Mesothelioma Treatment Extrapleural Pneumonectomy
Mesothelioma is a devastating disease, often not manifesting itself for many years following exposure to asbestos fibers. A particularly aggressive treatment for mesothelioma treatment extrapleural pneumonectomy (known as EPP). The surgery is quite complicated and serious, but, if successful, can offer significant benefits.
What does the Surgery Involve?
EPP involves the removal of as much of the cancerous material as possible, which includes a lung, as well as the lining around it, lymph nodes, diaphragm, and the heart lining. The surgery requires that the patient be placed under general anesthesia. Because one lung is removed, tests must be conducted prior to surgery to ensure that the remaining lung will be strong enough to take over all lung function. Additionally, it must be determined that the cancer has not spread to other parts of the body.
The surgery is only viable if the mesothelioma is diagnosed in its early stages, before it can spread to the lymph nodes or other organs. As a result, EPP is often not a treatment option because mesothelioma is usually not diagnosed until stage III or IV. “Staging” is a method of describing the severity or extent of the cancer, with a range between stage 0 and stage IV. At stage IV, the cancer has spread to other tissues or organs far in distance from the area it first developed.
What are the Benefits of Mesothelioma Treatment Extrapleural Pneumonectomy?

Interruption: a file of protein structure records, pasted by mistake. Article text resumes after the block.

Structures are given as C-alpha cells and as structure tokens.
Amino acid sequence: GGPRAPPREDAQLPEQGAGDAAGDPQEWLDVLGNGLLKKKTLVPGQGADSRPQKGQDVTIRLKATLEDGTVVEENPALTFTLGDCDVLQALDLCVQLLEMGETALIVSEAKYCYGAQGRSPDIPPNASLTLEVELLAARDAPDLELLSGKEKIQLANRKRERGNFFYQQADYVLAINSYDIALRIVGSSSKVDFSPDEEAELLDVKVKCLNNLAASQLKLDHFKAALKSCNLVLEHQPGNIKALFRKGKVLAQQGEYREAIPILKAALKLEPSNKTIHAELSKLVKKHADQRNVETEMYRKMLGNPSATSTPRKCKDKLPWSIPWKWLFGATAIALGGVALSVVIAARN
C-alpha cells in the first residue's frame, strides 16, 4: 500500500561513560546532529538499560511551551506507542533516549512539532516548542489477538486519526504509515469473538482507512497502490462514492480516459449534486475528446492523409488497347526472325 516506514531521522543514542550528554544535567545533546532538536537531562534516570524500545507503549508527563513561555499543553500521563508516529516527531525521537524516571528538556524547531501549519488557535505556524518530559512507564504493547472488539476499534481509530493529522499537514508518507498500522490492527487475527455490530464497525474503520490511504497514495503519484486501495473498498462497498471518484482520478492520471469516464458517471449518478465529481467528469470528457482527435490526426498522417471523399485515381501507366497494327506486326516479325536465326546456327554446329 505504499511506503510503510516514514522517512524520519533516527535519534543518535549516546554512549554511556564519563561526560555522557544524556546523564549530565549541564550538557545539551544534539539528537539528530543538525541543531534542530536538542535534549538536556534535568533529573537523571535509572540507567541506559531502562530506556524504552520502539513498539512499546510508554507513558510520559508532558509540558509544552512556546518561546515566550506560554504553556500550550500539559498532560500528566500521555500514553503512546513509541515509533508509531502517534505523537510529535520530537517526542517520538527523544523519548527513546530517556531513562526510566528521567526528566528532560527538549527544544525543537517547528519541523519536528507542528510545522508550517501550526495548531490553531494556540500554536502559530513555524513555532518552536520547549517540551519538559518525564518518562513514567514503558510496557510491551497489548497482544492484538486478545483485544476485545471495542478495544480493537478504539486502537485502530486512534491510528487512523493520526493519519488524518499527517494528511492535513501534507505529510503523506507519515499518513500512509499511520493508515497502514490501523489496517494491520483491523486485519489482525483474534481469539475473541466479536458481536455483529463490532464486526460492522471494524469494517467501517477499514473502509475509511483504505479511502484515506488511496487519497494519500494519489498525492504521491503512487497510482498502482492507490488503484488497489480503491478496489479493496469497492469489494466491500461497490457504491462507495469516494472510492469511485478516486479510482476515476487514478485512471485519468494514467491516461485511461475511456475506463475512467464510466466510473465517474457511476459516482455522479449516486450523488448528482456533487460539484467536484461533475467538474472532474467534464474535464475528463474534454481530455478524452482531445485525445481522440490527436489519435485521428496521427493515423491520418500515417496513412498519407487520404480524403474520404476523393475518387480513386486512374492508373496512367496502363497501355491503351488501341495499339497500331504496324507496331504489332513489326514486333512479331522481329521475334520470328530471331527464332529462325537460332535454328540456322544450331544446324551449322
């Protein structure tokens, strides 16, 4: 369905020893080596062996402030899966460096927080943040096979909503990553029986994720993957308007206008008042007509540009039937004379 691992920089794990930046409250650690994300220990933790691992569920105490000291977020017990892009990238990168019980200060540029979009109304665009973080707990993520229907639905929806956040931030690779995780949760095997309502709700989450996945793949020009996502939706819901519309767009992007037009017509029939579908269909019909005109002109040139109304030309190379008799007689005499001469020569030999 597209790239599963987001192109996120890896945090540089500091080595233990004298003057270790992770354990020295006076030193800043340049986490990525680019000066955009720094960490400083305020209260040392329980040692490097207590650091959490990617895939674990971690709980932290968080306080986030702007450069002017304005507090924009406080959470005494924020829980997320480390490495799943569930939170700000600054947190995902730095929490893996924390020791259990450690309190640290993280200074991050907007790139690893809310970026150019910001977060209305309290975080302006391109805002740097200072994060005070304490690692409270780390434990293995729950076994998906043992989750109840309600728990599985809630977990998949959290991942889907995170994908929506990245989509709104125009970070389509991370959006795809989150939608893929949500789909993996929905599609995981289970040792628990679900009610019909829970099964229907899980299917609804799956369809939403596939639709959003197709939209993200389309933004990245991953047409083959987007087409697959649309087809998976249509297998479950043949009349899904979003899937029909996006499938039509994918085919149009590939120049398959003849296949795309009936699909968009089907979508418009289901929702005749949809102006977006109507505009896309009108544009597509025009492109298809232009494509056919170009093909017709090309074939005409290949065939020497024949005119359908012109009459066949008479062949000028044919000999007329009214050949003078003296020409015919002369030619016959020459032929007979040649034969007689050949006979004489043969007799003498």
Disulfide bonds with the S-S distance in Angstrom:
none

Undergoing EPP to treat mesothelioma may increase the person’s life span, in addition to improving their quality of life by making breathing easier. With additional treatment following EPP, such as chemotherapy or radiation, a person may live for several more years. Further, in some cases, the treatment may actually be curative.
Issues Related to Mesothelioma Treatment Extrapleural Pneumonectomy (EPP)
It is important to keep in mind that EPP is complicated and does pose potential risks. The most significant is a possible increased risk of death during or shortly after the surgery is completed as compared to traditional, more conventional surgery (pleurectomy/decortication). Further, there may be health complications following the surgery, including, but not limited to, internal bleeding, respiratory failure, and pneumonia. Another risk is that the surgery will either not cure the patient of the cancer or that the cancer will return.
Recovery from EPP is slow, taking a total time of approximately six to eight weeks. After surgery, the patient will likely have to remain in the hospital for two weeks for observation in case any complications arise. The total recovery time is lengthy because the remaining lung needs time to take over all lung functions.
Helping Mesothelioma Victims
If you have been diagnosed with mesothelioma, obtaining the best possible treatment is critical. Because of this, it is likely you will have significant medical costs. At the Throneberry Law Group, we have the experience to help you obtain the resources you need to provide for your treatment. Contact us today and let us work for you.